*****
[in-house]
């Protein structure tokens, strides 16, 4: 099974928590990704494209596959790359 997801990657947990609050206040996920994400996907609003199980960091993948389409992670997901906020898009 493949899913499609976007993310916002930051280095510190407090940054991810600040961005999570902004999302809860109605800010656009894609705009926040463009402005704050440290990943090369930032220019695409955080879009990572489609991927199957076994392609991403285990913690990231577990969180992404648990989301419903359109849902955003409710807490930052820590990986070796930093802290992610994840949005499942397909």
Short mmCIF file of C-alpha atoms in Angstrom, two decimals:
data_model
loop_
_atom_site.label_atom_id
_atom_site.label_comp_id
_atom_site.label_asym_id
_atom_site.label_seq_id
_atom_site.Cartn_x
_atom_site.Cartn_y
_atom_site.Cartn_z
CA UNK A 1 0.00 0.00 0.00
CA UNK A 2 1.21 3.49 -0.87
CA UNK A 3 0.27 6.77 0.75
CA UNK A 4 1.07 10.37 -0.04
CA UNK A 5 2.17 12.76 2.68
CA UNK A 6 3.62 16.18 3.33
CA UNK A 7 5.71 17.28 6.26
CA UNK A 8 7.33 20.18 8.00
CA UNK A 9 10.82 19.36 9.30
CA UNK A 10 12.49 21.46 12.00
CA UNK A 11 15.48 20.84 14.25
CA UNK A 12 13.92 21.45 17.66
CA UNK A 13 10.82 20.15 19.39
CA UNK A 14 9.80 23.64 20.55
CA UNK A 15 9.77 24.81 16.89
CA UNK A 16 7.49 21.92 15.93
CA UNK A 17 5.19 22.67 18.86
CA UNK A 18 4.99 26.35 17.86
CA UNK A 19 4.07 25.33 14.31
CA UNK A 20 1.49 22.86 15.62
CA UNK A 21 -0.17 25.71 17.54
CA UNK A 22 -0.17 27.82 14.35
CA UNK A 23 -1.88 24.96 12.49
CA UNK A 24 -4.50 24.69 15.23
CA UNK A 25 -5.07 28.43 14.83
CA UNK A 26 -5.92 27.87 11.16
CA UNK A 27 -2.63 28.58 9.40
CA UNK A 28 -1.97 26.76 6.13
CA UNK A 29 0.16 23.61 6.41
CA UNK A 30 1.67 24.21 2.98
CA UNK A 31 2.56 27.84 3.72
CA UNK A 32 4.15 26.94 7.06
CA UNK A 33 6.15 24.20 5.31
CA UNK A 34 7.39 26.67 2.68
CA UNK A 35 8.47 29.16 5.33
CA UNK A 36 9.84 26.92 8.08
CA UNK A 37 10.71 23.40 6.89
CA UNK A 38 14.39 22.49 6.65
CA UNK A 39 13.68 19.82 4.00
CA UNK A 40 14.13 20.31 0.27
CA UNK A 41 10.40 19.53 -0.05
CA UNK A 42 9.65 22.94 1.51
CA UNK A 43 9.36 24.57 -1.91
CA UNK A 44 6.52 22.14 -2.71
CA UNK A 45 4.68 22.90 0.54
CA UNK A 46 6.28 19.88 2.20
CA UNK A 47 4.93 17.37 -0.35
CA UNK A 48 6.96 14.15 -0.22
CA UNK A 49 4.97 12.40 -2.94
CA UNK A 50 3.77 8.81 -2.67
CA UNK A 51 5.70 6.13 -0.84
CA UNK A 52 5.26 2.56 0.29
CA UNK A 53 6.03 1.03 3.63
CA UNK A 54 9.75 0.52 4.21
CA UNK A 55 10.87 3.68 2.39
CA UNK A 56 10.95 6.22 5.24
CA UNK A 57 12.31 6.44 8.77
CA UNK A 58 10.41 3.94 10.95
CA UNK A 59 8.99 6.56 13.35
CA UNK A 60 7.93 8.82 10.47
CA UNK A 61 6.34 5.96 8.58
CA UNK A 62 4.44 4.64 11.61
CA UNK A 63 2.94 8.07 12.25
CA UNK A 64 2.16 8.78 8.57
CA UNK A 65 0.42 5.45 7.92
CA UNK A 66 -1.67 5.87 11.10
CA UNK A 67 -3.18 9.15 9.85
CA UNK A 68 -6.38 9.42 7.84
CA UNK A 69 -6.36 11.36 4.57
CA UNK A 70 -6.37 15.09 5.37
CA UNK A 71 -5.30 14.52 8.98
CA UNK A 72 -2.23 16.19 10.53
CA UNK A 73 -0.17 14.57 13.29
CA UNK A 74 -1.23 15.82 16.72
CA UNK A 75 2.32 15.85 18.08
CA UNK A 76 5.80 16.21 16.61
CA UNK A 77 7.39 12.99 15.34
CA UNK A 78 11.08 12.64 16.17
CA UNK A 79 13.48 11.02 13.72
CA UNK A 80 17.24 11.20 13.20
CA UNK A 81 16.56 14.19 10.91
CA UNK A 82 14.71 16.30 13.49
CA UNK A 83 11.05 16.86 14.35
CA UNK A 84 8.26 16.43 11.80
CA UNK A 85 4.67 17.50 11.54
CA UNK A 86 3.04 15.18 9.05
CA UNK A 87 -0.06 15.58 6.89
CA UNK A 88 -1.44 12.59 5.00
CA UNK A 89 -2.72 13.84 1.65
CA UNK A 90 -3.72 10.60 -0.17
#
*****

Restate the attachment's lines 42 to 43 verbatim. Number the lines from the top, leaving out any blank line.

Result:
CA UNK A 30 1.67 24.21 2.98
CA UNK A 31 2.56 27.84 3.72